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    @Susan: The clause you quoted is subordinate to a conditional, namely, "If this site is to be more than a venue in which people express their opinions". – Gareth Rees Feb 13 '14 at 9:34
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  • Don't let one negative comment get you down.

  • Most answers here are pretty much introspected opinion. It just turns out that when you stated yours in a formal manner, it got the attention of someone with a different formalized opinion.

  • Pronunciation and word meanings are easy to reference (dictionary) but syntax is hard (no easily accessible on-line grammar).

  • Don't sweat it. Your answer is way higher quality than the OP deserves (it's basic English)

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    I'll go with this perspective. Having just checked out OP's much-maligned answer, I thought it was perfectly clear without getting bogged down in technical terminology that most people wouldn't be familiar with anyway (especially not the questioner himself, who clearly wasn't a native speaker). The user who took issue with it posted his own answer which was 4-5 times longer, but to be honest I got bored long before I reached the end, so I just upvoted the other one as "more likely to be useful to anyone who ends up seeking enlightenment there, rather than going to ELL in the first place". – FumbleFingers Feb 15 '14 at 22:42
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I would encourage you to just learn what you can from valid comments without being discouraged by them. Even native speakers get frequent corrections from non-natives. As you've already deduced, some of the comments come from differing visions for this site, hashed out long before either you or I joined, and still ongoing. In spite of posted guidelines to answers, some members want to maintain a higher standard for the entire site and will comment negatively on or vote to close questions others find acceptable. (One closed question recently became a featured question, drawing 1200+ views in ~3 hours; obviously the moderator reopened it.) One member repeatedly insists that I support all my answers from canonical references even when the answer is straightforward to a native speaker. As your answers will without doubt prove themselves valuable, you may well get fewer comments of the nature you have given (I read that and wondered what it meant as well.) I have learned a lot from negative feedback (I just don't reflect on English in the same way non-natives do); some comments I just read and ignore. I hope you can sit back and enjoy the site.

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I think this is a great question -- one to which I don't necessarily know the answer. It seems like there's several competing ideas for what this se will be.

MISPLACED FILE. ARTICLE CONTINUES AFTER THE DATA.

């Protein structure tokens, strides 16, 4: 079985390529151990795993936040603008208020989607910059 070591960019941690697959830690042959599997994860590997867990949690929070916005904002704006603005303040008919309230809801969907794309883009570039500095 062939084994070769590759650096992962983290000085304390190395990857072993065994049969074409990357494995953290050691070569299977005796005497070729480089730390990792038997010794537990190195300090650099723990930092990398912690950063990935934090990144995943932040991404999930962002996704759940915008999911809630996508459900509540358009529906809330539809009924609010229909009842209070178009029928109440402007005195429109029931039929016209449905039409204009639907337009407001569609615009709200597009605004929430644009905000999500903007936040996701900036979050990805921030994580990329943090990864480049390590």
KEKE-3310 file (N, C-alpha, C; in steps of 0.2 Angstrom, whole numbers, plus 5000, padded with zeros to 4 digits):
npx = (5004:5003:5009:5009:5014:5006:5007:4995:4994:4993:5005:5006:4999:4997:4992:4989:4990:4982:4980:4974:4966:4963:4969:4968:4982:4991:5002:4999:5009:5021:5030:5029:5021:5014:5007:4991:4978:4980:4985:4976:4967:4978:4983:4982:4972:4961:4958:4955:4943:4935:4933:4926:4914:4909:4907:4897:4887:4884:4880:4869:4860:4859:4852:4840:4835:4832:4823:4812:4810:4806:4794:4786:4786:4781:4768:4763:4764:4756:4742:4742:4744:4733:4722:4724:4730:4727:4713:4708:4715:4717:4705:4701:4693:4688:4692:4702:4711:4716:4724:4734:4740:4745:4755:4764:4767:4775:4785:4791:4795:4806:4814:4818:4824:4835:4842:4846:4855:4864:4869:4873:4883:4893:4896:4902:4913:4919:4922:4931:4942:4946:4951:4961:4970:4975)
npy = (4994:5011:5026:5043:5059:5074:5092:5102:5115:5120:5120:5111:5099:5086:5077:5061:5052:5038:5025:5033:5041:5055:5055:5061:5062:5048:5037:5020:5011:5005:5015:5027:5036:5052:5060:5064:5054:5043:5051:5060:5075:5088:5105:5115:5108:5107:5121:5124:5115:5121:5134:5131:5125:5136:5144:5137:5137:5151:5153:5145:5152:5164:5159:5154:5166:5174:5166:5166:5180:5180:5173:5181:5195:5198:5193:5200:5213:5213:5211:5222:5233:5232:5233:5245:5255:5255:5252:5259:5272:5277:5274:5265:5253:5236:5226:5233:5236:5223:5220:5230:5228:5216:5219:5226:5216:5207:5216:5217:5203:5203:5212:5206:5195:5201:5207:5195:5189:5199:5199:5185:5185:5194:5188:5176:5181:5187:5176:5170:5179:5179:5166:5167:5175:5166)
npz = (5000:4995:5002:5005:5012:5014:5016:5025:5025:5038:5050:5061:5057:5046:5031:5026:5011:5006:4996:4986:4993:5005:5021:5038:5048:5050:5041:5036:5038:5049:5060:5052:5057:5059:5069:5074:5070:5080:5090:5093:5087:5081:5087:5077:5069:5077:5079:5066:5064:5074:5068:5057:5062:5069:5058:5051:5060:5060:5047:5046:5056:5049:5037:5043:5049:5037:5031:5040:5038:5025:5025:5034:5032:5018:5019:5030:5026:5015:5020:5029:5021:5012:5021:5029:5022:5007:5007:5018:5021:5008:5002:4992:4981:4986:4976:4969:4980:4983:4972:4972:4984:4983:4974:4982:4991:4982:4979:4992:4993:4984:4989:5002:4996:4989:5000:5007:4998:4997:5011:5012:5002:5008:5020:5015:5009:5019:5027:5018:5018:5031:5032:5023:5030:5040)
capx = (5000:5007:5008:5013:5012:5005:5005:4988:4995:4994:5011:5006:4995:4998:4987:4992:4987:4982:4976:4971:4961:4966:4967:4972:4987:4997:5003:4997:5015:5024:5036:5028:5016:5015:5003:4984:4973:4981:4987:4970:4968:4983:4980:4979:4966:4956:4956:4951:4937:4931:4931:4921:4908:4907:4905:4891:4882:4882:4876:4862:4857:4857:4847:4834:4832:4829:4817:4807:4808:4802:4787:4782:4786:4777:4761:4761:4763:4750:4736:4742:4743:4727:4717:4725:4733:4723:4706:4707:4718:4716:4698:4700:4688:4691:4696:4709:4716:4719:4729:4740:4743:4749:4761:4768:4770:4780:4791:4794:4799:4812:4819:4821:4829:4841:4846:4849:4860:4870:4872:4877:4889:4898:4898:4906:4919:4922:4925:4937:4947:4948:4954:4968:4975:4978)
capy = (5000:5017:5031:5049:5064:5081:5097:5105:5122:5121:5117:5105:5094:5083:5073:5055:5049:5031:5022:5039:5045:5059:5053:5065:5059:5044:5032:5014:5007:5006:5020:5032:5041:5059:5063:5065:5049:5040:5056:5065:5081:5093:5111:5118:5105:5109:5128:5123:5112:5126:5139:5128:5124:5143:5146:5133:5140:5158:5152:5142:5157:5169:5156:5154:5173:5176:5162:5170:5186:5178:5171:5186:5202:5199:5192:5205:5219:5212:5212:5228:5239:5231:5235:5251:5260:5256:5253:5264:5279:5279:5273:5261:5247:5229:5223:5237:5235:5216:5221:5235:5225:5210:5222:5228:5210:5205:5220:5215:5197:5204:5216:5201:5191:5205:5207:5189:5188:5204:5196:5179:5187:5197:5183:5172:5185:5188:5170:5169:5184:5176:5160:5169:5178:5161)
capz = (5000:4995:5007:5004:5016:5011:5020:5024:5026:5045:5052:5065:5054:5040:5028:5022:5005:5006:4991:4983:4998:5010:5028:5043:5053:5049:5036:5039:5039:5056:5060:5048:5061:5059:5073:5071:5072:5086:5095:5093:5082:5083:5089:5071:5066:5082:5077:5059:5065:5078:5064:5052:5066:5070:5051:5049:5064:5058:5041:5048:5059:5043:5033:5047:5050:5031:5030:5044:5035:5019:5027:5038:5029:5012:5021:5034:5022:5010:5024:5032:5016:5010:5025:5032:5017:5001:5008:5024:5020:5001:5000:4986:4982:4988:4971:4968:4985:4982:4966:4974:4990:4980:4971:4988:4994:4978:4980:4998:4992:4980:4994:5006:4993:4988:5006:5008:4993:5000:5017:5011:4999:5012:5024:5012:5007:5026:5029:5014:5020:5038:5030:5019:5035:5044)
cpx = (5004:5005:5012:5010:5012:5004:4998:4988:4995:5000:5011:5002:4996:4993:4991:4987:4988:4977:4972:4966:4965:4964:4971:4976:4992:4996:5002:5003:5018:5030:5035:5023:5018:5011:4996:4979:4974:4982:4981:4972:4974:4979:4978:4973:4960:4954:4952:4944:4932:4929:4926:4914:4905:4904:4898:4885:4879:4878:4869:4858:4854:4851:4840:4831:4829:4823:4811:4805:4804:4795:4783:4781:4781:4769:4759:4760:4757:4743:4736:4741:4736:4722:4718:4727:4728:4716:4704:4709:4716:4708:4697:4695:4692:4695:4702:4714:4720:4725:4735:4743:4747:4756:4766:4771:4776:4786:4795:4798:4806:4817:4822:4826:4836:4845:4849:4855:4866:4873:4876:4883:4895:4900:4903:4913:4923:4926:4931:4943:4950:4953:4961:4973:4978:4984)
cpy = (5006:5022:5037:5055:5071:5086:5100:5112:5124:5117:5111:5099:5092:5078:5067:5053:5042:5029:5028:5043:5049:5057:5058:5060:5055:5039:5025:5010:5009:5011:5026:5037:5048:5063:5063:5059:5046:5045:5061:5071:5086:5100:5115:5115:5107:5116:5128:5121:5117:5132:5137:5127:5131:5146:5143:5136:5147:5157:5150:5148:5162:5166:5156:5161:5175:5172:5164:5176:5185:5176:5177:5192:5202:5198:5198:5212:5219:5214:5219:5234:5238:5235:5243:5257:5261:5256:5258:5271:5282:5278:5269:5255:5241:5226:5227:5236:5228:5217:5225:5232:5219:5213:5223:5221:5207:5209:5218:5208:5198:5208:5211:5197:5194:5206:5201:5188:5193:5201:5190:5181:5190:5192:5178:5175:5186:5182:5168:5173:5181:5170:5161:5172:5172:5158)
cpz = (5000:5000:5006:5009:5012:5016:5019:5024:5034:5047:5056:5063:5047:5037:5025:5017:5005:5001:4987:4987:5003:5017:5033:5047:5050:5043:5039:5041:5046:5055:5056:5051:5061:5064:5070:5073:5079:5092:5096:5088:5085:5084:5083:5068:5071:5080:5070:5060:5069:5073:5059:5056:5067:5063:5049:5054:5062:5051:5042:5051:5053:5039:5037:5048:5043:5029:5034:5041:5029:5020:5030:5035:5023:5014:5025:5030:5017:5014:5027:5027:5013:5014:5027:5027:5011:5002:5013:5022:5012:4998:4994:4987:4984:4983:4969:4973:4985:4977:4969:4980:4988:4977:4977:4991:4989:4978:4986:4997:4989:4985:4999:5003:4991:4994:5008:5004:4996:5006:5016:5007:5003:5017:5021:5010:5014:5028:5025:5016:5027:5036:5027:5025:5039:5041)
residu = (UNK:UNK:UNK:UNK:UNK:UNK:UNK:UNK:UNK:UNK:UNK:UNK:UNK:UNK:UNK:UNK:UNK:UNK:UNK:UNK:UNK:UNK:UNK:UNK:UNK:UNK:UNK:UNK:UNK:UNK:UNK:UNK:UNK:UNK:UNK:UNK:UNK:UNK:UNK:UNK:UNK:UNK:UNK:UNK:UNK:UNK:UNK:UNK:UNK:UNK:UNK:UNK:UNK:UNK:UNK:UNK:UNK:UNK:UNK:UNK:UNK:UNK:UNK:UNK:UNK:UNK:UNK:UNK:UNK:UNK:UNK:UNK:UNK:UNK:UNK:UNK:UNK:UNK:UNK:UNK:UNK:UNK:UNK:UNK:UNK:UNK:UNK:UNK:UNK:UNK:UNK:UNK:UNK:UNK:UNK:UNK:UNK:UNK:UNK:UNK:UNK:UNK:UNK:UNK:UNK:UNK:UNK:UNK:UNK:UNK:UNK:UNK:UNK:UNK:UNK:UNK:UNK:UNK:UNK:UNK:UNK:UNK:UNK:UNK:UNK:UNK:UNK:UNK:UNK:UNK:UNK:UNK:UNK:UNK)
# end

I think that's going to be inevitable. On the other se's that I participate in there are similar quirks and flaws. I will mention some of the quirks of each. For instance on stackexchange, you get reams of terrible code with solutions ranging from one misplaced } to people asking you to draw blood from a stone. Also any question that involves SQL will bring out the injection attack monitors. On japanese.se, there's endless requests for translation without demonstrating any prior work. On philosophy.se, there's weird questions from people with not training or knowledge of philosophy.

For english.se, I see (a) questions from non-native speakers that are largely reference, (b) questions that are basically about the nature of the English language rather than about style and usage, and (c) questions that are about style and usage from high-functioning speakers (native or not).

I don't see how english.se can avoid getting the same hundreds of questions ad nauseum but neither does the php tag on stack exchange. (I say this as someone who worked professionally as a php programmer writing OO code in PHP with a 2nd or 3rd degree normalized DB design, so I'm not dissing the language's possibility per se).

Personally, I think we should source answers if possible, but this is also sensitive to the level of the asker. If we're doing (a)-type questions, I don't think it matters as much. But for arguments about oxford commas and inversion, sources would be best.

  • BTW, isn't "we should source answers" a rather lazy and hence unclear phrase? It took me a while before interpreting it as "we should provide sources in answers". Another interpretation being "we should seek answers". Just sayin'. – Martin F Feb 16 '14 at 1:40
  • I don't know. I think that's a great question to ask on elu. I had never thought of it as unclear, but you might be completely right. I will ask. – virmaior Feb 16 '14 at 1:42
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    Good idea -- but be prepared to be sent to 'ell :-) – Martin F Feb 16 '14 at 1:43